Kabiye is member of the Gur branch of Niger-Congo language family spoken mainly in northen Togo, and also in Ghana and Benin. In 2014 there were about 1.2 million speakers of Kabiye, which is also known as Kabiyé, Kabiyè, Kabye, Kabyé, Kabyè, Kabire, Kabure, Cabrai or Cabrais.
Kabiye is a national language of Togo, along with Ewe, and is used in the media and education.
Kabiye first appeared in print in the 1930s. The first grammar of the language was published in 1976 by Jacques Delord, a missionary-linguist. It has also been used in books of folktales, poetry, medicine, agriculture, politics, religion, educational material and translations of the Bible.
A standard orthography for Kabiye was created in the 1980s by the Comité de Langue Nationale Kabiyè, part of the education ministry in Togo. Another spelling system, devised by R.P. Adjola Raphael, is used by Catholics.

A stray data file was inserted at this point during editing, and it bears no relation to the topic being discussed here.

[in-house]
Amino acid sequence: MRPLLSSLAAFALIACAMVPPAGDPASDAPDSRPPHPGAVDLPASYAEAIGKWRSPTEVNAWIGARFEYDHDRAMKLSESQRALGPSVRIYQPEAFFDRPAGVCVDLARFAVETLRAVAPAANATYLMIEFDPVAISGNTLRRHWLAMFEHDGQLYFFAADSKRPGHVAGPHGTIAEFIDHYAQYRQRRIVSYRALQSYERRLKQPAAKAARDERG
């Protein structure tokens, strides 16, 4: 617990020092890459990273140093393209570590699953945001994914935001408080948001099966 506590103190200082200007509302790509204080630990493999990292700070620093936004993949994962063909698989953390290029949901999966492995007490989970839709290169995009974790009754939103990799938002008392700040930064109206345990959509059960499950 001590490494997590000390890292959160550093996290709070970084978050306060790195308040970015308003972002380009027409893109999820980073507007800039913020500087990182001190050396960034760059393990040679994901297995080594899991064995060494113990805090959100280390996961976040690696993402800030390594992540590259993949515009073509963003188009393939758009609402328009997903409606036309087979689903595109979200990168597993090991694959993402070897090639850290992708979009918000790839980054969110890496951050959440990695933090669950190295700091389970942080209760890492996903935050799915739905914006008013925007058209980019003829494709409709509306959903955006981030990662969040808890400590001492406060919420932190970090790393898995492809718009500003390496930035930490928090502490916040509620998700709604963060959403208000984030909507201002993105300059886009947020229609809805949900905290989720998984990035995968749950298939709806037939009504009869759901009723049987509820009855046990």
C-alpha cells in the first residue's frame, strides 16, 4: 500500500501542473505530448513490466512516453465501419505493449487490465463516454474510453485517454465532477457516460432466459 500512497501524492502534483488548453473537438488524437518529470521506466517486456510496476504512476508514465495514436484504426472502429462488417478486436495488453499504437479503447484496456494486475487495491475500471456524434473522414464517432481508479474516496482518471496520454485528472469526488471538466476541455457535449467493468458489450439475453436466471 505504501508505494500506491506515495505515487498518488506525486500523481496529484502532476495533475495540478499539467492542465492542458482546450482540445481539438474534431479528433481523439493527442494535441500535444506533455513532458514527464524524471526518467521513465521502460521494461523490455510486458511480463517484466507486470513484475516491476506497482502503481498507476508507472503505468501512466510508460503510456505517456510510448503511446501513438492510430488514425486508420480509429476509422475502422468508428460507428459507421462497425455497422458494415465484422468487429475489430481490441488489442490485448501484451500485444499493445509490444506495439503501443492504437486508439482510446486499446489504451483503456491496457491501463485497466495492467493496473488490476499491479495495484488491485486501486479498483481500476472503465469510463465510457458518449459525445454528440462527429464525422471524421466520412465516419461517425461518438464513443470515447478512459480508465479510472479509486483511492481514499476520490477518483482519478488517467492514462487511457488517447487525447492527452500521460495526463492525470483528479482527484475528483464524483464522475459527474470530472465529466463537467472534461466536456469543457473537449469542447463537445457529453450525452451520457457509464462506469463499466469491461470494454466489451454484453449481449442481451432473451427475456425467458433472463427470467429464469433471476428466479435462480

Kabiye has tones which are marked with acute (á) and grave (à) accents.
Palʊlʊʊ ɛyaaa nɛ pa-tɩ yɔɔ wɛʊ kpaagbaa nɛ pɛwɛɛ kɩmaŋ wala ɛsɩndaa. Palʊlʊʊ-wɛ nɛ pɔ-lɔŋ nɛ pa-aɣzɩm; mbʊ yekina nɛ pɔsɔɔlɩ ɖama se pɛkɛ ɛyaa pa-tɩŋgɛ.
All human beings are born free and equal in dignity and rights. They are endowed with reason and conscience and should act towards one another in a spirit of brotherhood.
(Article 1 of the Universal Declaration of Human Rights)
Berba, Birifor (Northern), Birifor (Southern), Dagaare, Dagbani, Frafra, Gourmanchéma, Kasem, Konkomba, Kusaal, Láá Láá Bwamu, Mampruli, Moba, Mossi, Paasaal, Safaliba, Sisaali, Tammari, Tem, Tumulung Sisaala, Turka, Waama, Western Sisaala
Page last modified: 01.07.23
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